iTunes Capitalizer
iTunes Capitalizer
1.04

4.9

iTunes Capitalizer free download for Mac

iTunes Capitalizer

1.04
21 July 2004

Quickly capitalize each word in an iTunes title.

Overview

iTunes Capitalizer is a Applescript driven by Perl to quickly capitalize each word in a selection of iTunes music. For example: "a song like this" would become "A Song Like This" (Capitalize) "A Song Like This" would become "a song like this" (Lowercase) "a song like this" would become "A SONG LIKE THIS" (Uppercase) Processing songs by Name, Artist, Album, and Genre all at once is achievable as well as individually. This script comes with an installer to make sure that it goes in the right place on your system. Older copies will automatically be updated as well. You can access the script via the iTunes script menu. Look for: (NNSW) iTunes Capitalizer

What's new in iTunes Capitalizer

Version 1.0.4:
  • speed improvements
  • minor bug fixes
  • ability to process all categories as main default

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12 iTunes Capitalizer Reviews

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Rate this app:

Anonymous
21 July 2004

Most helpful

Nifty little app. Simple and does what it says. Good thinking, this developer has common sense!
Like
Version 1.04
sgprecords
08 April 2011
Perfect, just what I was looking for fixing things iTunes did like "BArbra Streisand"
Like
Version 1.04
Masterc
21 October 2007
Thank you so much for creating this! I had a whole playlist full of uncapitalized songs, and I used to go through individually and fix each one. Now, I can just select however many I want and have it done automatically! Thanks so much once again. PS- I noticed that this said it was for PPC Macs, but it runs fine on my Intel mac.
Like
Version 1.04
Axle
03 March 2007
This works great for keeping your iPod duplicate free. Great app, never had a prob. esp. effective if you select an entire album or command+A any of your iTunes in a list to try it.
Like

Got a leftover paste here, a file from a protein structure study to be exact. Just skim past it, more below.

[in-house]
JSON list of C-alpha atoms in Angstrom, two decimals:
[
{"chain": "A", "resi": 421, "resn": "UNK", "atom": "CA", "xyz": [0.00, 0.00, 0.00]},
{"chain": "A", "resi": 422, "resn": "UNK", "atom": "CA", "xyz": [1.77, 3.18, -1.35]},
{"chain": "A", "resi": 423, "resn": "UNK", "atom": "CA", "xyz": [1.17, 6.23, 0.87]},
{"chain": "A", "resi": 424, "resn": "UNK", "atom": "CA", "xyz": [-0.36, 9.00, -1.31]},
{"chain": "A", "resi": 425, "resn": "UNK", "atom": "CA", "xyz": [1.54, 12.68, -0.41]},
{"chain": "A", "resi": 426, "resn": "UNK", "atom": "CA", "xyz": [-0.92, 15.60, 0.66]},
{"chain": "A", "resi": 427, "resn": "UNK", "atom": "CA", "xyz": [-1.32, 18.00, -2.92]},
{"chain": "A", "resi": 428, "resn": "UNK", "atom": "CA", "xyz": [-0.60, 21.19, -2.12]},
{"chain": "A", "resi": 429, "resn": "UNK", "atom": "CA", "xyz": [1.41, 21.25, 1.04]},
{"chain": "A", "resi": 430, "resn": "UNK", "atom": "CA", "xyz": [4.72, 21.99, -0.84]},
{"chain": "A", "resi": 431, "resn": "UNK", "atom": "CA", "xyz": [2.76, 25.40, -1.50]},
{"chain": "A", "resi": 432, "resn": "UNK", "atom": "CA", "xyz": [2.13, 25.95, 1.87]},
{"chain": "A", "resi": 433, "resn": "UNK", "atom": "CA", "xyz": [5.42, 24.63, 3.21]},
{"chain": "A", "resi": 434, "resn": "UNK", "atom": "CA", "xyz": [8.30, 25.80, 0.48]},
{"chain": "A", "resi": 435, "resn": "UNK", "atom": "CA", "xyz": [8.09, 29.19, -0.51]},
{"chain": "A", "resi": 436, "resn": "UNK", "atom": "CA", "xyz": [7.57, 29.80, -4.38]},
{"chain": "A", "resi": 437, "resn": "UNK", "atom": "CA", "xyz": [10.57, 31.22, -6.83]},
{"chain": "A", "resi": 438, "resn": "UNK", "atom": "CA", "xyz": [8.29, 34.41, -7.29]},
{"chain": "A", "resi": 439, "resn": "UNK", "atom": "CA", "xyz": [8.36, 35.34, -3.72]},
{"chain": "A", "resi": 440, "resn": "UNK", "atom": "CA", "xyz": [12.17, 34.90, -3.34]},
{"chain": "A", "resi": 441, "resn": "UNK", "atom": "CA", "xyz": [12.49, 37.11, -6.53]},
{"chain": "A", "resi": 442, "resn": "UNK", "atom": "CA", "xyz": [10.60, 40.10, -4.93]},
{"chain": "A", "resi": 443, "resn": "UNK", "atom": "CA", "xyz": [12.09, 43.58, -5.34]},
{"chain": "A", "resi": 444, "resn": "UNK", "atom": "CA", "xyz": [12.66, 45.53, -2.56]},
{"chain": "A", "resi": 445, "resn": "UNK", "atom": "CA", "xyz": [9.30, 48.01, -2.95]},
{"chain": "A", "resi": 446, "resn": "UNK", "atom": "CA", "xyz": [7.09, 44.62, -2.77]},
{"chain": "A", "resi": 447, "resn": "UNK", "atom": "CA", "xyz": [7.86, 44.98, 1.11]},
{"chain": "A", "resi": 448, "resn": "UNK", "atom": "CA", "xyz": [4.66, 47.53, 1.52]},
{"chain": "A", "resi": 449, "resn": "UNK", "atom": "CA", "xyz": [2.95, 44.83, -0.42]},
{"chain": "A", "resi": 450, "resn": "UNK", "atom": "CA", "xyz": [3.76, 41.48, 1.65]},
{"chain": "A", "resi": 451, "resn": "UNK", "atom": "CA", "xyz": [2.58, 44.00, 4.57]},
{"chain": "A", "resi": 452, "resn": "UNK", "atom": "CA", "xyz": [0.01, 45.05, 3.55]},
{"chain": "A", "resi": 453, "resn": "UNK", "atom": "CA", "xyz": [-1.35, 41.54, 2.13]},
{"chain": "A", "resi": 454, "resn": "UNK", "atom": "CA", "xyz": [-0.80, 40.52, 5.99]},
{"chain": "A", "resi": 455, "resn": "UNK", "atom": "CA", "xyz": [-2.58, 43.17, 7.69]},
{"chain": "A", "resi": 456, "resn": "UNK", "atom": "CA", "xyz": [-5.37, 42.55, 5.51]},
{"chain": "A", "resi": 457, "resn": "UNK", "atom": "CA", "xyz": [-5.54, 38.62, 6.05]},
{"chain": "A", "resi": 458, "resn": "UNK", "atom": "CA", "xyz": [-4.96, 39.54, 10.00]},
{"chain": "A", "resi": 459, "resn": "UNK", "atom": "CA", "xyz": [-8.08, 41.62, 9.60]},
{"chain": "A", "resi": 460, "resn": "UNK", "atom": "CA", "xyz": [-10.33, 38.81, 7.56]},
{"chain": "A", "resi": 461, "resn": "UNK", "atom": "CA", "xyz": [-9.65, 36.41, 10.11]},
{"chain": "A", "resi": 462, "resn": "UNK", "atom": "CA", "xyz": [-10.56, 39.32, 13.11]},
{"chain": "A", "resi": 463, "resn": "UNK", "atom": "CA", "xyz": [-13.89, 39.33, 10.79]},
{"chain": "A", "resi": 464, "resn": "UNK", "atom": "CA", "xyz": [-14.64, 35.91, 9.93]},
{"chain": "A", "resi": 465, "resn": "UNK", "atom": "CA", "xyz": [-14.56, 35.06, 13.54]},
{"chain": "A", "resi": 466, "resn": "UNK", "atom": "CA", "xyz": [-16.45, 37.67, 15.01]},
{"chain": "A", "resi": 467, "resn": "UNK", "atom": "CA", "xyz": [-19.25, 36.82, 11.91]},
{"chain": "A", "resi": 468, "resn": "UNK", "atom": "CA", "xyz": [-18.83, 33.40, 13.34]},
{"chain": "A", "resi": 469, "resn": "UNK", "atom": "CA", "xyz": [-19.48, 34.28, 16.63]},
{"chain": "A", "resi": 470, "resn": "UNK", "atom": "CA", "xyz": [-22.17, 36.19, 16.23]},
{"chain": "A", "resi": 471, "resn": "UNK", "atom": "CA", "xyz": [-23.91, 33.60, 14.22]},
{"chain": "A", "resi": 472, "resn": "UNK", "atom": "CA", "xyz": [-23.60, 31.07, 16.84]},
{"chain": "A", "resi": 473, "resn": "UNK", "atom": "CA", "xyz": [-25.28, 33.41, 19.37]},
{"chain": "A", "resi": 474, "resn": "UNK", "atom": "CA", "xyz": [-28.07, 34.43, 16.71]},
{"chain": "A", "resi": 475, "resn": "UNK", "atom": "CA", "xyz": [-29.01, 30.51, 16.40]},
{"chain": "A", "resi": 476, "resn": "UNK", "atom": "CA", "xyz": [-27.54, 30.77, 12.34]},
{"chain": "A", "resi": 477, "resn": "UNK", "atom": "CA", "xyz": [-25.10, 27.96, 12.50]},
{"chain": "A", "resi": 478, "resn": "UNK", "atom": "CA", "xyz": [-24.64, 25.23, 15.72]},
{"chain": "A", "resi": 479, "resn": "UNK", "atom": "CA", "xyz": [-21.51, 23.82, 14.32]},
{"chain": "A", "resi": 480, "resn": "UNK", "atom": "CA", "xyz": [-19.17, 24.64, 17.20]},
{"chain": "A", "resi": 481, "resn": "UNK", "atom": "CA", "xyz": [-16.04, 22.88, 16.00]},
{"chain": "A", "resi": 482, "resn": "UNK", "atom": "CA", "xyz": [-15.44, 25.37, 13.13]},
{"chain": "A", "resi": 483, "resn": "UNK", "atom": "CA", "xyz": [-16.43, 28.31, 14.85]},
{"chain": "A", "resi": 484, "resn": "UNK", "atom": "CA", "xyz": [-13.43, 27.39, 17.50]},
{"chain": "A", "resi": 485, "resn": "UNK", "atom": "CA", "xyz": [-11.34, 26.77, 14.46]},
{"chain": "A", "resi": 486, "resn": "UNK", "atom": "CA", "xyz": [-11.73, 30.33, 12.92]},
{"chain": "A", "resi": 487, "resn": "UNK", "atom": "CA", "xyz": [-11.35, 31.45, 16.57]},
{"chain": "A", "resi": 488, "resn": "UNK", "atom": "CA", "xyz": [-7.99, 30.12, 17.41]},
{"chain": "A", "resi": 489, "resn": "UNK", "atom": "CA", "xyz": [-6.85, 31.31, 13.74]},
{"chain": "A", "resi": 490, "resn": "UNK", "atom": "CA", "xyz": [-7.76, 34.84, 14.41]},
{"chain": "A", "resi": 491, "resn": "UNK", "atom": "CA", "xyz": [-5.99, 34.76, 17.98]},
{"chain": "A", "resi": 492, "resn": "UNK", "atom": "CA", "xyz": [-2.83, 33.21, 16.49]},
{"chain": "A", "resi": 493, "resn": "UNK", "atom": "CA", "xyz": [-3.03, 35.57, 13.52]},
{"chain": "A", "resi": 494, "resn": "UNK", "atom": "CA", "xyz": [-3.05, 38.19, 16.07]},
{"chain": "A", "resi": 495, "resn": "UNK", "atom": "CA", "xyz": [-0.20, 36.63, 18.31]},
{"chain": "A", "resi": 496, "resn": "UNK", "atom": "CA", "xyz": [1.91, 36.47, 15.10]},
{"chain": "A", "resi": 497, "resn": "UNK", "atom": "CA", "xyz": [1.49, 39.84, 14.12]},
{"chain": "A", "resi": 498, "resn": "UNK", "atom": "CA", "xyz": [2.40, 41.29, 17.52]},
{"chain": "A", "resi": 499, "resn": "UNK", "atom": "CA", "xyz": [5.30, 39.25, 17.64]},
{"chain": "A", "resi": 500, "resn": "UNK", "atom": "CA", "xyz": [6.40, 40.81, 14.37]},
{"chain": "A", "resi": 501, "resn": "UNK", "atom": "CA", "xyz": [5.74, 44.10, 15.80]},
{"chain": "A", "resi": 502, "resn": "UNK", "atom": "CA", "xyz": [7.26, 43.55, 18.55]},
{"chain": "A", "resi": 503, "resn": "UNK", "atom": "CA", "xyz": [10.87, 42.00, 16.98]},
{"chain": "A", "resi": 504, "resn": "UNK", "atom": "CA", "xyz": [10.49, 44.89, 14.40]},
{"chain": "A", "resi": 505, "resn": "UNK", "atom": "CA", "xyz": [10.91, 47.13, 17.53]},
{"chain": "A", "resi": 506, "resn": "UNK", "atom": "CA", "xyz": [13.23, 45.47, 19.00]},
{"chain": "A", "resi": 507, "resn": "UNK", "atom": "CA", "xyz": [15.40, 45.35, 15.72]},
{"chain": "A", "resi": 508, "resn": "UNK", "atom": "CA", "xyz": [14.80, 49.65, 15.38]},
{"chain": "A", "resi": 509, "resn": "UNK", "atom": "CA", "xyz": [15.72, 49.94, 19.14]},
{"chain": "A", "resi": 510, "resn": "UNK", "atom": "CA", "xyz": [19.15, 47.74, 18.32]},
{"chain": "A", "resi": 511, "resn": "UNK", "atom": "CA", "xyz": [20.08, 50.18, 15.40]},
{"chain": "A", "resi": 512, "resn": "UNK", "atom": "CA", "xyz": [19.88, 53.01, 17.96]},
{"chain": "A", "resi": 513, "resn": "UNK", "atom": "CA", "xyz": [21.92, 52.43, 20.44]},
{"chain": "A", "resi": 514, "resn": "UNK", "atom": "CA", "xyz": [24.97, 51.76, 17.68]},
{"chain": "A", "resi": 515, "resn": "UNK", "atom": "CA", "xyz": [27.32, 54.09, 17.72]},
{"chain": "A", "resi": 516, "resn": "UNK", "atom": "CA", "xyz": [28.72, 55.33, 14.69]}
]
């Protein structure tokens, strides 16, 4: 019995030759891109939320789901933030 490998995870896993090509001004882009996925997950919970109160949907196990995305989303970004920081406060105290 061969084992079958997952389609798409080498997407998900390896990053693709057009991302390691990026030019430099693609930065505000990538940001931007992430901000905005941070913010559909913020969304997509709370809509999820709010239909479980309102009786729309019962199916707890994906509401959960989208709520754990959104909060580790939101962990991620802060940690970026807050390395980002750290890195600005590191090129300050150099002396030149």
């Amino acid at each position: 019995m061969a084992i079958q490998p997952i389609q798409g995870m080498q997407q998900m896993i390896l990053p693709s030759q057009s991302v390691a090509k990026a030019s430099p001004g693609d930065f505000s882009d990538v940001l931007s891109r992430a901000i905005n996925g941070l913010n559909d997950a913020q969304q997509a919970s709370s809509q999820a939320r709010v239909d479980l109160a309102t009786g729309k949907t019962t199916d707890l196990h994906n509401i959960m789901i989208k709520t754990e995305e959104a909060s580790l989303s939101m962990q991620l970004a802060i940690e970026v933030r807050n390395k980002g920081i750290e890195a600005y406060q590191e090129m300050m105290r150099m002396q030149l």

Version 1.04
Anonymous
13 August 2004
Why does every thing in brackets goes from (_) to ( _ ). Can you remove these extra spaces taht are added? Also anything separated with a slash goes from Beatles/Lennon to Beatles/lennon. Except for these 2 glitches, it rocks!
Like
Version 1.04
Anonymous
03 August 2004
if you cant download this then turn off peervanguard, worked for me!
Like
Version 1.04
Anonymous
21 July 2004
Benn looking for something like this for ages , but the download link id not working ??
Like
Version 1.04
Anonymous
21 July 2004
Nice program Ian. Outstanding job! And the code is tight man.... My applauses to you.
Like
Version 1.04
Anonymous
21 July 2004
Feature request: Can you add a feature to replace underscores ("_") with spaces, and to affect the case of the extension only (i.e., ".MP3" to ".mp3"...? Great work. Ken
Like
Version 1.04
bussibaer
21 July 2004
i love this app. why? i hate capitalized words. i use the "lowercase" function. works great. thank you.
Like
Version 1.04
Anonymous
21 July 2004
Ambitious. The problem is that using proper grammar in the title of a musical or literary work, not every work is capitalized. For example: "The Song Remains the Same." In this case "The Song Remains The Same" is incorrect, the second "the" should not be capitalized.
Like
Version 1.04
3 answer(s)
Anonymous
Anonymous
21 July 2004
"Not every work is capitalized" ??? Sheesh, I need to practice what I preach!
Like
Version 1.04
db
db
21 July 2004
> For example: > "The Song Remains the Same." In this case > "The Song Remains The Same" is incorrect, > the second "the" should not be capitalized. actually, no. Current publishing convention, for whatever reasons, capitalizes the first letter of ALL words in a song title. Albums, CDs or anthology titles however, do revert to traditional grammer... ie: if the track, "The Song Remains The Same" is the title cut then the album is "The Song Remains the Same." Weird, but true. Caveat: not all artists adhere to this convention - some use no caps !! - but labels and publishers, like politicians, often ignore the lowly content creators. cool script btw Ian.. many thanks, db
Like
Version 1.04
Anonymous
Anonymous
21 July 2004
Actually, no. You're wrong. For usage to be correct, it has to be established. Song titles are either capitalised, with minor words left in lower case ("The Song Remains the Same"), or the title is treated as a normal sentence, with punctuation, ("The song remains the same."). The latter is normally used in classical, orchestral music and the like, the former with popular music and audio books. Any other schema is just plain wrong. What individual artists do is up to them, but to be correct, their pieces would still be listed on a compilation as one of the two examples above.
Like
Version 1.04